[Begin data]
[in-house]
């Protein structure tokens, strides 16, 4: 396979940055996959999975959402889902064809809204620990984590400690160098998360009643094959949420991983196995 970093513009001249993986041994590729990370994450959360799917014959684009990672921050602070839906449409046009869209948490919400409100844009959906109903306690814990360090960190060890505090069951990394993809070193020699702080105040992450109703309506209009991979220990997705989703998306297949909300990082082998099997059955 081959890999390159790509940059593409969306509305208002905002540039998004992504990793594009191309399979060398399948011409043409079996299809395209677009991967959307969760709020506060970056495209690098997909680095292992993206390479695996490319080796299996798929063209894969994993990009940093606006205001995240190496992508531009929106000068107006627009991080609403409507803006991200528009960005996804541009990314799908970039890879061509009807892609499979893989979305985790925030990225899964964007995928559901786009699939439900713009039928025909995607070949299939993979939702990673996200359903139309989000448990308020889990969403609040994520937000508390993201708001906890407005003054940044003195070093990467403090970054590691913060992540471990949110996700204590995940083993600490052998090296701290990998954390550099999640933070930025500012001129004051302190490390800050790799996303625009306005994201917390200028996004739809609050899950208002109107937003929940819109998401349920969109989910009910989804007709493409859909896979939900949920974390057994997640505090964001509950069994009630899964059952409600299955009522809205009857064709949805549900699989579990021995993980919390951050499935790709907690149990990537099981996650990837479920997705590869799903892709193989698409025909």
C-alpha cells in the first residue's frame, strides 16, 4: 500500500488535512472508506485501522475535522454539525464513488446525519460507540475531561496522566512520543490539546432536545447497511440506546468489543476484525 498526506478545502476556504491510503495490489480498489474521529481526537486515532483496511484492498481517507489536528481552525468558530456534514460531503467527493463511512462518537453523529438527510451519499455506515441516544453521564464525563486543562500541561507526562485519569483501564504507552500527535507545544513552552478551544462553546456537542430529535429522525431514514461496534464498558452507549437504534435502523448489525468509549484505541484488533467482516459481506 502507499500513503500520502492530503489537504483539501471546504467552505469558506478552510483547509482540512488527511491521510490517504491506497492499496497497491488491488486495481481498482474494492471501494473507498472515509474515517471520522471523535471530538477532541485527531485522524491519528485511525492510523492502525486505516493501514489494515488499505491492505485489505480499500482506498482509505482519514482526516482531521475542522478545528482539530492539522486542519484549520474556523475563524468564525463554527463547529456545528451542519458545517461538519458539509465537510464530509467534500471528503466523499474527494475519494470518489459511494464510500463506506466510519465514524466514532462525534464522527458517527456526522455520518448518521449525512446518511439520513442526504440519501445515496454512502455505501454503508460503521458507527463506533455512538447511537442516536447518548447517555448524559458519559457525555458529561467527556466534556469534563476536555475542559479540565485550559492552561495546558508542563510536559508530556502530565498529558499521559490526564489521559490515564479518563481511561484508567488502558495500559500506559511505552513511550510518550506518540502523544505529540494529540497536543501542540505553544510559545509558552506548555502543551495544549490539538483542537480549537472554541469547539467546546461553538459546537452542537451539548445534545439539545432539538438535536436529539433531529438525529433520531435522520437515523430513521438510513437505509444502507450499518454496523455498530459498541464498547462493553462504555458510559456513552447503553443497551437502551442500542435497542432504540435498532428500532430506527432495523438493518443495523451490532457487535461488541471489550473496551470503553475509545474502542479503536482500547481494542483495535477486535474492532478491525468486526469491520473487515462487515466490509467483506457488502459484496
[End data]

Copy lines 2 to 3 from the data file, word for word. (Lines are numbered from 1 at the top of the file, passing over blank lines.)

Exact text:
């Protein structure tokens, strides 16, 4: 396979940055996959999975959402889902064809809204620990984590400690160098998360009643094959949420991983196995 970093513009001249993986041994590729990370994450959360799917014959684009990672921050602070839906449409046009869209948490919400409100844009959906109903306690814990360090960190060890505090069951990394993809070193020699702080105040992450109703309506209009991979220990997705989703998306297949909300990082082998099997059955 081959890999390159790509940059593409969306509305208002905002540039998004992504990793594009191309399979060398399948011409043409079996299809395209677009991967959307969760709020506060970056495209690098997909680095292992993206390479695996490319080796299996798929063209894969994993990009940093606006205001995240190496992508531009929106000068107006627009991080609403409507803006991200528009960005996804541009990314799908970039890879061509009807892609499979893989979305985790925030990225899964964007995928559901786009699939439900713009039928025909995607070949299939993979939702990673996200359903139309989000448990308020889990969403609040994520937000508390993201708001906890407005003054940044003195070093990467403090970054590691913060992540471990949110996700204590995940083993600490052998090296701290990998954390550099999640933070930025500012001129004051302190490390800050790799996303625009306005994201917390200028996004739809609050899950208002109107937003929940819109998401349920969109989910009910989804007709493409859909896979939900949920974390057994997640505090964001509950069994009630899964059952409600299955009522809205009857064709949805549900699989579990021995993980919390951050499935790709907690149990990537099981996650990837479920997705590869799903892709193989698409025909």
C-alpha cells in the first residue's frame, strides 16, 4: 500500500488535512472508506485501522475535522454539525464513488446525519460507540475531561496522566512520543490539546432536545447497511440506546468489543476484525 498526506478545502476556504491510503495490489480498489474521529481526537486515532483496511484492498481517507489536528481552525468558530456534514460531503467527493463511512462518537453523529438527510451519499455506515441516544453521564464525563486543562500541561507526562485519569483501564504507552500527535507545544513552552478551544462553546456537542430529535429522525431514514461496534464498558452507549437504534435502523448489525468509549484505541484488533467482516459481506 502507499500513503500520502492530503489537504483539501471546504467552505469558506478552510483547509482540512488527511491521510490517504491506497492499496497497491488491488486495481481498482474494492471501494473507498472515509474515517471520522471523535471530538477532541485527531485522524491519528485511525492510523492502525486505516493501514489494515488499505491492505485489505480499500482506498482509505482519514482526516482531521475542522478545528482539530492539522486542519484549520474556523475563524468564525463554527463547529456545528451542519458545517461538519458539509465537510464530509467534500471528503466523499474527494475519494470518489459511494464510500463506506466510519465514524466514532462525534464522527458517527456526522455520518448518521449525512446518511439520513442526504440519501445515496454512502455505501454503508460503521458507527463506533455512538447511537442516536447518548447517555448524559458519559457525555458529561467527556466534556469534563476536555475542559479540565485550559492552561495546558508542563510536559508530556502530565498529558499521559490526564489521559490515564479518563481511561484508567488502558495500559500506559511505552513511550510518550506518540502523544505529540494529540497536543501542540505553544510559545509558552506548555502543551495544549490539538483542537480549537472554541469547539467546546461553538459546537452542537451539548445534545439539545432539538438535536436529539433531529438525529433520531435522520437515523430513521438510513437505509444502507450499518454496523455498530459498541464498547462493553462504555458510559456513552447503553443497551437502551442500542435497542432504540435498532428500532430506527432495523438493518443495523451490532457487535461488541471489550473496551470503553475509545474502542479503536482500547481494542483495535477486535474492532478491525468486526469491520473487515462487515466490509467483506457488502459484496